Of course, this is a catch-22. We can’t provide enough adult role models to influence the children without having already solved the problem. BUT, we can at least provide them with examples of adults trying to improve. If kids at least know many adults do try to have meaningful experiences, they’ll retain the idea that it’s important, not a side-line adjunct to the religion itself.

    • Rebecca K.

      I think we live the same place (b/c I live right by the Happy Minyan) and the very thing you describe is one of the things I love about living here: you can have a shul you like, but still respect the folks in the next shul and even attend when you so desire. Your friends can be anywhere from not Jewish to totally Hareidi and everyone pretty much gets along.

      However, I think that within each shul, you’ve got a derech. The tone is set by the rav (or the mission statement or whatever that’s going on at Happy Minyan). The teaching there has a particular flavor. It provides a certain focus, you get support from the kehilla if you want to grow, and so on. I think hashkafic unity is useful in a setting where you can always come and go.

      I personally think that in a community like ours, each school is like those shuls. Each has a flavor, and because there are many schools (bli ayin hara), we can select which one is the hashkafa we want to raise our kids in. This unified hashkafa serves an important purpose, so long as other hashkafos aren’t denigrated. In a community that does not have a variety of schools, everyone can and should be accommodated, but here, that’s not what I’m seeing.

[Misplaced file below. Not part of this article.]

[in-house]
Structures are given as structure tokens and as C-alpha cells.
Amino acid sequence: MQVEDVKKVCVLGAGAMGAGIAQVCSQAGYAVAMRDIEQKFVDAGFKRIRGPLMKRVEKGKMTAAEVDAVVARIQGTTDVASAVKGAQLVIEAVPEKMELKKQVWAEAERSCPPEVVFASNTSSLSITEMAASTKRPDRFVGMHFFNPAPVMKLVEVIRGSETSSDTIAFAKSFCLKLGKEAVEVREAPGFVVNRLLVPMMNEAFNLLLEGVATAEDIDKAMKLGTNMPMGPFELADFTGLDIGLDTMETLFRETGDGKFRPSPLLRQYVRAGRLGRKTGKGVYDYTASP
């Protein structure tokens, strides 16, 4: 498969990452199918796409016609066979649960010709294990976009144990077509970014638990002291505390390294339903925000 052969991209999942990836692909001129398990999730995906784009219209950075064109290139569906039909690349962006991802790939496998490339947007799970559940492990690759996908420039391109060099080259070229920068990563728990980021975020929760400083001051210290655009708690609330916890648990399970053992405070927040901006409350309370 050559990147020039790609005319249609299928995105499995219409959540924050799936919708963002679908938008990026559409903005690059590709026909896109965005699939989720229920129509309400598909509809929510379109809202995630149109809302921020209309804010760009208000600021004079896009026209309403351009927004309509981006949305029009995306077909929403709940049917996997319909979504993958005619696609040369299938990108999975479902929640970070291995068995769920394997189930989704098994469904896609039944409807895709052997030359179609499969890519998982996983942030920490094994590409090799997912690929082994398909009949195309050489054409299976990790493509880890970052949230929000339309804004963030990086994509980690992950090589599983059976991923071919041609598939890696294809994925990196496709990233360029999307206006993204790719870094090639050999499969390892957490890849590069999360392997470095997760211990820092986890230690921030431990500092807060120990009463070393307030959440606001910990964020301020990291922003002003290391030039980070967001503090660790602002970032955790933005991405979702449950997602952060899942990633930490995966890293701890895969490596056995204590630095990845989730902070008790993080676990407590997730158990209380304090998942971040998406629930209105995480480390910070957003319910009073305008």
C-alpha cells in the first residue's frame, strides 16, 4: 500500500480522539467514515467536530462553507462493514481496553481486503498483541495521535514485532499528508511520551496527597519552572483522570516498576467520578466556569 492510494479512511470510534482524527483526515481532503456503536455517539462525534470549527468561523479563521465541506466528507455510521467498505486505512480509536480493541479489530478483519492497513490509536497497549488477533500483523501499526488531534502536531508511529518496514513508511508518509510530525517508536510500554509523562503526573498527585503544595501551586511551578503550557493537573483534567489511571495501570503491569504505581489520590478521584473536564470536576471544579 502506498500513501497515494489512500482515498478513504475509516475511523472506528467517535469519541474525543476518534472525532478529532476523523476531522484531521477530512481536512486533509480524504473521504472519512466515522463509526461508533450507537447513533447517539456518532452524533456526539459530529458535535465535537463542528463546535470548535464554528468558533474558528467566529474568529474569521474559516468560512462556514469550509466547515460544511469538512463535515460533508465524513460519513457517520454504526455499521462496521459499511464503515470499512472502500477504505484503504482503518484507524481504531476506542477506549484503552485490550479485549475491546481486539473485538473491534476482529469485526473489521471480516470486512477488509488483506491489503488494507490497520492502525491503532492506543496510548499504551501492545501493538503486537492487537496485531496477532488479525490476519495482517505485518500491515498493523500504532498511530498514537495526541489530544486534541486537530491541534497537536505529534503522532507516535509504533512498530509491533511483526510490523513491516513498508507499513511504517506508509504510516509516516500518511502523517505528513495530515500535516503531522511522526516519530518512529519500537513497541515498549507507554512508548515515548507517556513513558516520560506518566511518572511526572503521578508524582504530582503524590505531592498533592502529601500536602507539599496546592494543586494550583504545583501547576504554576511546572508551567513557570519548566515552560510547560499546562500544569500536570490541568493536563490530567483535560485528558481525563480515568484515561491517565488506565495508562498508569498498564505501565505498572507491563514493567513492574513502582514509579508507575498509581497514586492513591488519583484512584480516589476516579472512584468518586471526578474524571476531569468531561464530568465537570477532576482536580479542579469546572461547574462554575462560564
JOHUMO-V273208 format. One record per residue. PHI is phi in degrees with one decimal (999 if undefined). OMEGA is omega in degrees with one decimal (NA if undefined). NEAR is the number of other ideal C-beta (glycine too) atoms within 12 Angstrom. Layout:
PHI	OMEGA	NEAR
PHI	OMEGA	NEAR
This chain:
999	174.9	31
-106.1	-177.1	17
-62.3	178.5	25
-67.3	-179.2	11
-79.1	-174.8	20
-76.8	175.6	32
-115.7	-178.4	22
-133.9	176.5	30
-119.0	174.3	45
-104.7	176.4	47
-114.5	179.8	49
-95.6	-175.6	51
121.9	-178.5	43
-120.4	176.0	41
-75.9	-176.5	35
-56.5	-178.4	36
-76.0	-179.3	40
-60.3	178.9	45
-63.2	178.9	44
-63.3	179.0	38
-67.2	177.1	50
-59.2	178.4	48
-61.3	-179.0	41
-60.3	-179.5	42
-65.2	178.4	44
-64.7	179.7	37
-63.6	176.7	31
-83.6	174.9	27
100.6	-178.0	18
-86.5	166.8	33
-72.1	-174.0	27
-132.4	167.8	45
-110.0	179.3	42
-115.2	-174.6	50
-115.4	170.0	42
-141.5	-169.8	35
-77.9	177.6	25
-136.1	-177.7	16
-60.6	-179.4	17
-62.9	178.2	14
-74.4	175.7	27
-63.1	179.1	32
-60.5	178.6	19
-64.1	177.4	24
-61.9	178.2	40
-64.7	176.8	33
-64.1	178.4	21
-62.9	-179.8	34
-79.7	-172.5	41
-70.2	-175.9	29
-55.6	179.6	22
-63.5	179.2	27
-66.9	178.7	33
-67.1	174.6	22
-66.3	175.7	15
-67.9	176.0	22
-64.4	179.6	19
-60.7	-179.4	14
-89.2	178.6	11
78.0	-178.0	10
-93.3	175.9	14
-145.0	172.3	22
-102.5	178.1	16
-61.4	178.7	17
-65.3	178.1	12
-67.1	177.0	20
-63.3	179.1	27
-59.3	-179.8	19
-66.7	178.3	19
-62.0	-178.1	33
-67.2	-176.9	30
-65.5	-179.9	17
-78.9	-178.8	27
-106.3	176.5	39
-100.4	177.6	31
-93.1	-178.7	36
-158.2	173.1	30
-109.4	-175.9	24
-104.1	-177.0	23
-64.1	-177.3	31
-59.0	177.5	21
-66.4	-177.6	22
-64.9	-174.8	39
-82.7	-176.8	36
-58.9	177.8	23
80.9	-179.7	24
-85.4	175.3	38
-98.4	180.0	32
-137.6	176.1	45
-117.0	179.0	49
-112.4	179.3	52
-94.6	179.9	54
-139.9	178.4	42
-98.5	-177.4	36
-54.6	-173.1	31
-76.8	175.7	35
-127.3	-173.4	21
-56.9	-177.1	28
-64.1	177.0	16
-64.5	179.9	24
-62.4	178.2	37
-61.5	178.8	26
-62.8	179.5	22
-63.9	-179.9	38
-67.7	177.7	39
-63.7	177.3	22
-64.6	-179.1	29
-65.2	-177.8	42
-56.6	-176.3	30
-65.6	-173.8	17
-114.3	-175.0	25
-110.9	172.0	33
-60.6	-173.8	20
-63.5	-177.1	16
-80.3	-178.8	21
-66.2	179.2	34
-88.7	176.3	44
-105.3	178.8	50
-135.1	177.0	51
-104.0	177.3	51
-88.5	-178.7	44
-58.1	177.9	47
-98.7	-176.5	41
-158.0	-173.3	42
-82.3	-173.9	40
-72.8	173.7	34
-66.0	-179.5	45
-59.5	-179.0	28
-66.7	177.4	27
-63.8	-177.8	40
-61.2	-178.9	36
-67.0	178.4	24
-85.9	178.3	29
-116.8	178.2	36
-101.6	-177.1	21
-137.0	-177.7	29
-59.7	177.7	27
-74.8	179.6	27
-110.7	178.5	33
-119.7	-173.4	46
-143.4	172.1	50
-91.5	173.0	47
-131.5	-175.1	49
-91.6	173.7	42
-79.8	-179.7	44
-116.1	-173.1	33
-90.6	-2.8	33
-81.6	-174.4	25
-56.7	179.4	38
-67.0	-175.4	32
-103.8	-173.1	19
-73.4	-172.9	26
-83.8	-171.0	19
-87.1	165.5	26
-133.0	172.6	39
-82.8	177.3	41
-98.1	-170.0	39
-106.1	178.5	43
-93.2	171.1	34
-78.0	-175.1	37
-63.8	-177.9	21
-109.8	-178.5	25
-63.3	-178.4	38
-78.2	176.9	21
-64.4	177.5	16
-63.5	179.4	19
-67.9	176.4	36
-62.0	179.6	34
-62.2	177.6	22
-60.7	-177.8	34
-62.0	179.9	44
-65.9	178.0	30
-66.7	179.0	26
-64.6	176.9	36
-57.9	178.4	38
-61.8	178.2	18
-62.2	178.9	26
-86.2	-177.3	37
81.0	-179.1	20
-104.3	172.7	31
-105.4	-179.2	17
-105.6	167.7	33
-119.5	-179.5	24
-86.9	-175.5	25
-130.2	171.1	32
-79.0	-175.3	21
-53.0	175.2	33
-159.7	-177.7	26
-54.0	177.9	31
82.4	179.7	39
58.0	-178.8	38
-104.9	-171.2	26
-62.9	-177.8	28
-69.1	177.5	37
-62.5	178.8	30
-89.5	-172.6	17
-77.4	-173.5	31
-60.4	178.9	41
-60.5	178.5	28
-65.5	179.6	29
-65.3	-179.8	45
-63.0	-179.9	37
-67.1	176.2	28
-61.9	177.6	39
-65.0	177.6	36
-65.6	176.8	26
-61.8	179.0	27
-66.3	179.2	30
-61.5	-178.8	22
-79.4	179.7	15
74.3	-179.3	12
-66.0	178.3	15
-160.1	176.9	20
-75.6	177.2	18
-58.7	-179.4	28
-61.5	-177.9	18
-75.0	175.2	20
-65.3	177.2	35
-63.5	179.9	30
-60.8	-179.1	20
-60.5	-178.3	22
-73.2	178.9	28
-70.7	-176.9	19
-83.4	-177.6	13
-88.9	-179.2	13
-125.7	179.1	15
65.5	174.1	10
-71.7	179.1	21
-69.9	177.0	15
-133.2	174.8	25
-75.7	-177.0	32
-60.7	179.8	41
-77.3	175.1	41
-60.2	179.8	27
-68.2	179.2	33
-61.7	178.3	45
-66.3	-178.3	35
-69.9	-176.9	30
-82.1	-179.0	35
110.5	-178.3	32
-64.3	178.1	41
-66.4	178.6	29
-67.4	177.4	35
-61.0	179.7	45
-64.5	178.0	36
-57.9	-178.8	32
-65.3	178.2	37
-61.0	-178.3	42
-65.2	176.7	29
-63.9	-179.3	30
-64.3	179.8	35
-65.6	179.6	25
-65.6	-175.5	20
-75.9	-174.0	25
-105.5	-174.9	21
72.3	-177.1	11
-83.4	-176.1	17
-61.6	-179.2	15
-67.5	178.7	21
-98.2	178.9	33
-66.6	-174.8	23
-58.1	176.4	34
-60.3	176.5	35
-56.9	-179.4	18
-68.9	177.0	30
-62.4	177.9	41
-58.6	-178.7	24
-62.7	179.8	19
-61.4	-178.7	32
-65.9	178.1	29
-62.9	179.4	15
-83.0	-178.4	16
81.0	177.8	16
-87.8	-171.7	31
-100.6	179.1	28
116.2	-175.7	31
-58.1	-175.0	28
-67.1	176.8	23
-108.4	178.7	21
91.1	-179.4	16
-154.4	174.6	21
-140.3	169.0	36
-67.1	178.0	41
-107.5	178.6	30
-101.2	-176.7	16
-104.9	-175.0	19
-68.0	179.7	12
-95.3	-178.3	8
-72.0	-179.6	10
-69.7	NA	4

What I am seeing is something R’ Fink said that I really have to agree with: some schools want a monopoly on educating your family. And when your kids need different things, they should definitely be allowed to attend separate schools with no guilt trips or negative consequences.

  • Garnel Ironheart

    But your solution perpetuates the problem. Being frum isn’t about feeling good, it’s about duty. Teaching people to overlook entitlement, to develop a commitment to the community, to give instead of demand, that’s what needs to be done.

    • Retention is about feeling good. And his “like” is liking what it is we’re committing to. Not liking chulent. To quote REF saying it himself, “we need to create a version of Taamei HaMitzvot that works for our time and place”.